Clinton Operatives Try To Suggest She Didn’t Approve Official’s FBI Meeting

( According to trial testimony, Hillary Clinton’s campaign didn’t approve a lawyer to meet with the FBI and share information on Donald Trump and Russia.

Michael Sussmann, a lawyer for Clinton’s 2016 campaign, is accused of lying to the FBI when he gave the bureau’s senior lawyer data that would purportedly reveal suspicious connections between a Russia-based bank and Trump’s company.

Prosecutors claim Sussmann misled the FBI by saying he wasn’t there for a client when he was there for the Clinton campaign and a technology executive who gave him the data.

Marc Elias, the campaign’s top lawyer, said Sussmann didn’t ask his permission to go to the FBI. Elias claimed no one on the campaign authorized Sussmann to meet with the FBI.

He said he wouldn’t have supported going to the FBI because he felt the bureau hadn’t been aggressive enough in stopping leaks of Russia-hacked emails stolen from the Clinton campaign. He also felt then-Director James Comey had put a “thumb on the scale” against Clinton during an earlier investigation into her use of a private email server as secretary of state.

Elias said he didn’t think the FBI would be impartial to anything anti-Trump or pro-Clinton.

The defense team questioned Sussmann to distance him from the Clinton campaign and prove he hadn’t lied to the FBI about representing a client at the September 19, 2016 meeting.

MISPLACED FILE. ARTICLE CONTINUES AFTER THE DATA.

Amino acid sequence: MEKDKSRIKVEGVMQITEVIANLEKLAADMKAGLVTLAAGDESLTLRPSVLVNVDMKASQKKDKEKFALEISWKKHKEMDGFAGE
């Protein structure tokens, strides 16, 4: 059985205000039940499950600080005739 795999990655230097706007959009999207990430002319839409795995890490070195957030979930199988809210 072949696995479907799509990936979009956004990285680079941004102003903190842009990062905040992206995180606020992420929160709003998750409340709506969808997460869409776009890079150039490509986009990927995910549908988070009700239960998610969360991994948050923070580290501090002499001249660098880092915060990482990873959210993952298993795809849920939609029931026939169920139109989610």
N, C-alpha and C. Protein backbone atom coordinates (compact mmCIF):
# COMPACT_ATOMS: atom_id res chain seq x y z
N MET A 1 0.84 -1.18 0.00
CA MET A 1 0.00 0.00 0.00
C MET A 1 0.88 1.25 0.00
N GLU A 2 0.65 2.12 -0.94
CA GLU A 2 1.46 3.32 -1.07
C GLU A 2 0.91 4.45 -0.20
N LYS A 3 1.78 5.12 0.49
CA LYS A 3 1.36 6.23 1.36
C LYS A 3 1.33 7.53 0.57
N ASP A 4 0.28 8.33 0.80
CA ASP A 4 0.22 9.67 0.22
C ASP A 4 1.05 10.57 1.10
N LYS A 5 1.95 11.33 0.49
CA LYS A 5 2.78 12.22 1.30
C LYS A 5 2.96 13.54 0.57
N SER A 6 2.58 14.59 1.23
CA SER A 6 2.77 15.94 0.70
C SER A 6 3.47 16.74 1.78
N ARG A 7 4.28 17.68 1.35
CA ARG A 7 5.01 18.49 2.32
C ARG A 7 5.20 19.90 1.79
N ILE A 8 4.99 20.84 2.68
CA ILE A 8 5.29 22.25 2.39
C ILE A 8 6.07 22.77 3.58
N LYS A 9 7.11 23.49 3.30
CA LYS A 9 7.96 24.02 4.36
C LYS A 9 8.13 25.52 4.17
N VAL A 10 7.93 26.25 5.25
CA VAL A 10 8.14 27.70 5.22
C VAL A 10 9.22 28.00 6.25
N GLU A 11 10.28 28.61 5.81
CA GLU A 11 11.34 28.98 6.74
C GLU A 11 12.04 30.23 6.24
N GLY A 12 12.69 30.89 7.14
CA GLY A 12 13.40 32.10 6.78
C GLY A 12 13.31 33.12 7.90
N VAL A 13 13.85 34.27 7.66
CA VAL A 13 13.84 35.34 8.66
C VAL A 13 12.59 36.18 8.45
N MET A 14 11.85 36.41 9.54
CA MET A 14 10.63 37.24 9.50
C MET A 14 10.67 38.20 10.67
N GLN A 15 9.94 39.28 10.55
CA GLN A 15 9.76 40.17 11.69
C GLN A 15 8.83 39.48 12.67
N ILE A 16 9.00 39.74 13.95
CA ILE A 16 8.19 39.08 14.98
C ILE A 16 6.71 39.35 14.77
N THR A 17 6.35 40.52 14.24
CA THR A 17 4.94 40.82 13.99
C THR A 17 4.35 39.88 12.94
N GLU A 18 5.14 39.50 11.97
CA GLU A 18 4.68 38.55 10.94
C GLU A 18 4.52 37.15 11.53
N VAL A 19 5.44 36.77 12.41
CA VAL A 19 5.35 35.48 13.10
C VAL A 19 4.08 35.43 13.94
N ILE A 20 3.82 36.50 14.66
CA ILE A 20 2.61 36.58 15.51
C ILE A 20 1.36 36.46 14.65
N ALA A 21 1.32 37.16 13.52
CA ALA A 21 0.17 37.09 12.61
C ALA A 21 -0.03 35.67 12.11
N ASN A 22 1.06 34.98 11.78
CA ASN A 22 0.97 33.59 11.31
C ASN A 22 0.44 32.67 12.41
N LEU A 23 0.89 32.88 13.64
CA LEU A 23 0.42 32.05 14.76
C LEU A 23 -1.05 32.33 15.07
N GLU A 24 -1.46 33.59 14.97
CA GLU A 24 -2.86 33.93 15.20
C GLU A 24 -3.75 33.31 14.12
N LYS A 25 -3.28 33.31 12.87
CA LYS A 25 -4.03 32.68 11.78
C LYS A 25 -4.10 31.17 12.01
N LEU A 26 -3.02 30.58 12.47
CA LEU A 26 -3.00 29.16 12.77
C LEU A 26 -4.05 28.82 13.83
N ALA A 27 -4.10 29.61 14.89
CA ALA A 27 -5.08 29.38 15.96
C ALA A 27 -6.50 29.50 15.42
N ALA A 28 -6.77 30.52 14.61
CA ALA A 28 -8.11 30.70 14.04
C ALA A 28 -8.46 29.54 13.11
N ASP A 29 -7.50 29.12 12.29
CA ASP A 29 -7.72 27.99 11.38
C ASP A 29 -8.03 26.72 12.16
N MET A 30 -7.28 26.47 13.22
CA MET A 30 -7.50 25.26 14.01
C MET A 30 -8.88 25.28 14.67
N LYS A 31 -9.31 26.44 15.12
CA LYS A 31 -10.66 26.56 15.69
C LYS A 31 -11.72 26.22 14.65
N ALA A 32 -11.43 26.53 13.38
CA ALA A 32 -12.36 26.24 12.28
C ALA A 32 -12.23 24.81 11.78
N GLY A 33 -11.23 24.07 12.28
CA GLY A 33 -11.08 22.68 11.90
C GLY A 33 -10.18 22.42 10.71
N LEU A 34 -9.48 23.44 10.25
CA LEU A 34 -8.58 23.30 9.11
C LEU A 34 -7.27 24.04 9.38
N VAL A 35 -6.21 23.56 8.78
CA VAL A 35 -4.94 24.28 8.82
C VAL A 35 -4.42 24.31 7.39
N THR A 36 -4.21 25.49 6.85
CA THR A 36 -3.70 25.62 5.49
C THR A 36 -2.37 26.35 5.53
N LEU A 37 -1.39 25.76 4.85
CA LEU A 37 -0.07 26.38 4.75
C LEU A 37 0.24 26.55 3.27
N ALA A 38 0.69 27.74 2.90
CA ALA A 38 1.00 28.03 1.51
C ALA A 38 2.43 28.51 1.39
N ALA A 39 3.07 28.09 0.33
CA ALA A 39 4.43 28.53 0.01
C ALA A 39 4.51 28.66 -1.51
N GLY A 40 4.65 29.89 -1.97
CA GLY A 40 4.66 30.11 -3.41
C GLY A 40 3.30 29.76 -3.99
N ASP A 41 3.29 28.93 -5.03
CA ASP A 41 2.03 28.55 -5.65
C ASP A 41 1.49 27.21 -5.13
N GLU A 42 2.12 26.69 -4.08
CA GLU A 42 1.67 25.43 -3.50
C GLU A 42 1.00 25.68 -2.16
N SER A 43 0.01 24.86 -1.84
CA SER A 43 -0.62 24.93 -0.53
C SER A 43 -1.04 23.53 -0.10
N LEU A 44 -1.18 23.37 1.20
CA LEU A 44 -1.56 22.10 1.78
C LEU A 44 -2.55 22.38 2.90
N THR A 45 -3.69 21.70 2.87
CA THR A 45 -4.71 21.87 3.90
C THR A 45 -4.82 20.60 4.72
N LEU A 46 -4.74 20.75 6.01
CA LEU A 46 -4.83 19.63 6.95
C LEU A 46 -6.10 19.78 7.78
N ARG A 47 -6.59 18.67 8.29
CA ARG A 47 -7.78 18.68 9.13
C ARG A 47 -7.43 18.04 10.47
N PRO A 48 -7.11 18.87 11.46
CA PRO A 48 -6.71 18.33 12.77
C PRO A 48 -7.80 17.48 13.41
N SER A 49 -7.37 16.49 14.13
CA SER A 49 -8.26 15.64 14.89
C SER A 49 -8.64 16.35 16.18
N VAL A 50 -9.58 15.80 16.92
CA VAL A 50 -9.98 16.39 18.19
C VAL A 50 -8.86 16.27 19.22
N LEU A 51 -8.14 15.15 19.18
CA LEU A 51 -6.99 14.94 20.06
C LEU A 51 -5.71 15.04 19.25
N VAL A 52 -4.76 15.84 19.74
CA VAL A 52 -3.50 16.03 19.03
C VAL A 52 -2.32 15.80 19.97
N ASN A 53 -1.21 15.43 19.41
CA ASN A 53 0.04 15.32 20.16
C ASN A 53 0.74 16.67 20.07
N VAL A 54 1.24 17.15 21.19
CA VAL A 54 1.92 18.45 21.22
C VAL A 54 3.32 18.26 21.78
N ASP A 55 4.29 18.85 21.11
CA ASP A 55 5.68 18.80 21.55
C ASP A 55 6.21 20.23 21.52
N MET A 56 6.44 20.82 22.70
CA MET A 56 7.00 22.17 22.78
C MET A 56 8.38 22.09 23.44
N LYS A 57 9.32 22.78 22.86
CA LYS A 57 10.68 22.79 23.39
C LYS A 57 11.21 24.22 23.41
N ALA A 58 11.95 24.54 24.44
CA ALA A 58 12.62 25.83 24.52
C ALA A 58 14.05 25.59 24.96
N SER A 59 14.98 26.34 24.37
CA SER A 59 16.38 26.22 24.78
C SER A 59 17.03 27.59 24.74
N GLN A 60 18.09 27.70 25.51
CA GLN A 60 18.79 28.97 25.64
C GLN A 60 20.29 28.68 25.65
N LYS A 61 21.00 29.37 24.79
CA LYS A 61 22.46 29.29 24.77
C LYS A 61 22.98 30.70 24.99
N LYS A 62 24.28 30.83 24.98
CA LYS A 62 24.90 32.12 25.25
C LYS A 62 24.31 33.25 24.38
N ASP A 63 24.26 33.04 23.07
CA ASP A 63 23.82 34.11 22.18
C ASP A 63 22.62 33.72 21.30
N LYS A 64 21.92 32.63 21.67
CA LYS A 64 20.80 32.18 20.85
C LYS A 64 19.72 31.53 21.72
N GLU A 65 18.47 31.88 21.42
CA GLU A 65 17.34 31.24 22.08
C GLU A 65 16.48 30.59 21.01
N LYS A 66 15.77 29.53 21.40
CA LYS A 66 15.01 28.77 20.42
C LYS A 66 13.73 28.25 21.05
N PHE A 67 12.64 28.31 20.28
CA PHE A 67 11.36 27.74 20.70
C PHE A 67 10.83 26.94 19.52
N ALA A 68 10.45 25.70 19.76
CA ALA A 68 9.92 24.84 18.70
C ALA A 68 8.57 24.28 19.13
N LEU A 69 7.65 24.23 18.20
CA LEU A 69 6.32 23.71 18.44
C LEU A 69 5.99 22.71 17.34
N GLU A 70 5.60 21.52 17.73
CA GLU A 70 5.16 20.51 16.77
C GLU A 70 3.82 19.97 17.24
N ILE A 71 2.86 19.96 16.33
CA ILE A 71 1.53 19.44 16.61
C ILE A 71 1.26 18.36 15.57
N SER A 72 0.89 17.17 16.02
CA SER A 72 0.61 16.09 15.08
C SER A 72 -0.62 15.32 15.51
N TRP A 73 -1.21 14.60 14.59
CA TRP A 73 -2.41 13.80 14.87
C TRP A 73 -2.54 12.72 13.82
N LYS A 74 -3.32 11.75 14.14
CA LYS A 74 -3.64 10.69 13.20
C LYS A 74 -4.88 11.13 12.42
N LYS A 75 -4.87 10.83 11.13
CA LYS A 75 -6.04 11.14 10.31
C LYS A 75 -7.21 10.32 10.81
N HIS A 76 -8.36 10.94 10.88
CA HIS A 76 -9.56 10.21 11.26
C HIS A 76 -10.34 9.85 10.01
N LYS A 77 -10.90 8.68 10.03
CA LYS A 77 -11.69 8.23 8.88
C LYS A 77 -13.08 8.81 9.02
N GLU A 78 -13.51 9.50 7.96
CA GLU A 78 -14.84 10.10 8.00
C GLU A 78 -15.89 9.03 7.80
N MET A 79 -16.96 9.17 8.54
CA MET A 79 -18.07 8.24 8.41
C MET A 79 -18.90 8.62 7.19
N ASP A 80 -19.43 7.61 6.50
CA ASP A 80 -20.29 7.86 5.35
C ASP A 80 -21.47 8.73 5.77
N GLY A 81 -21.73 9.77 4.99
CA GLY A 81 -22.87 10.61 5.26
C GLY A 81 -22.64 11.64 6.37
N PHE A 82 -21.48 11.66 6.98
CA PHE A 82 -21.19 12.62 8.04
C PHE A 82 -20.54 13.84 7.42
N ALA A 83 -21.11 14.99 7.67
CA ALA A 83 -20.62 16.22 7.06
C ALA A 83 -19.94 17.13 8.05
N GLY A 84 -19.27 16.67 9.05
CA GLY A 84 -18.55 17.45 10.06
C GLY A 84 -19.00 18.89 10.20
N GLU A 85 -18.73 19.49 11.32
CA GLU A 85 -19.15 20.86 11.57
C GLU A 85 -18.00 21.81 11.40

Sussmann showed James Baker, the FBI’s then-general counsel, a computer analysis showing possible interaction between Alfa Bank and Trump Organization servers. If true, that information would have been crucial because the FBI was investigating whether the Trump campaign and Russia coordinated to impact the election.

The FBI identified no backchannel or anything suspicious in the data.

Authorities said that as a private practice lawyer, Sussmann frequently billed the campaign for meetings and legal work.

When Baker testified at the end of the day, prosecutors entered a text Sussmann sent him the night before the meeting requesting a sit-down on an undefined sensitive topic and said he would be going alone and not on behalf of a client.

Defense lawyers told jurors Sussmann never lied and that prosecutors couldn’t establish what he said because only he and Baker attended the meeting, and neither took notes.

Prosecutors are trying to bolster Baker’s credibility as a witness and recall by showing the jury the text message.

John Durham, a special counsel appointed by the Trump administration to investigate potential misconduct by government officials and others during the FBI’s probe into Russian interference in the 2016 U.S. presidential election and possible ties to the Trump campaign, brought the case against Sussmann.

Durham has brought three criminal cases, but Sussmann’s is the first to go to trial. An FBI lawyer accused of manipulating an email reached a plea deal in 2020, and an analyst is charged with lying to the FBI.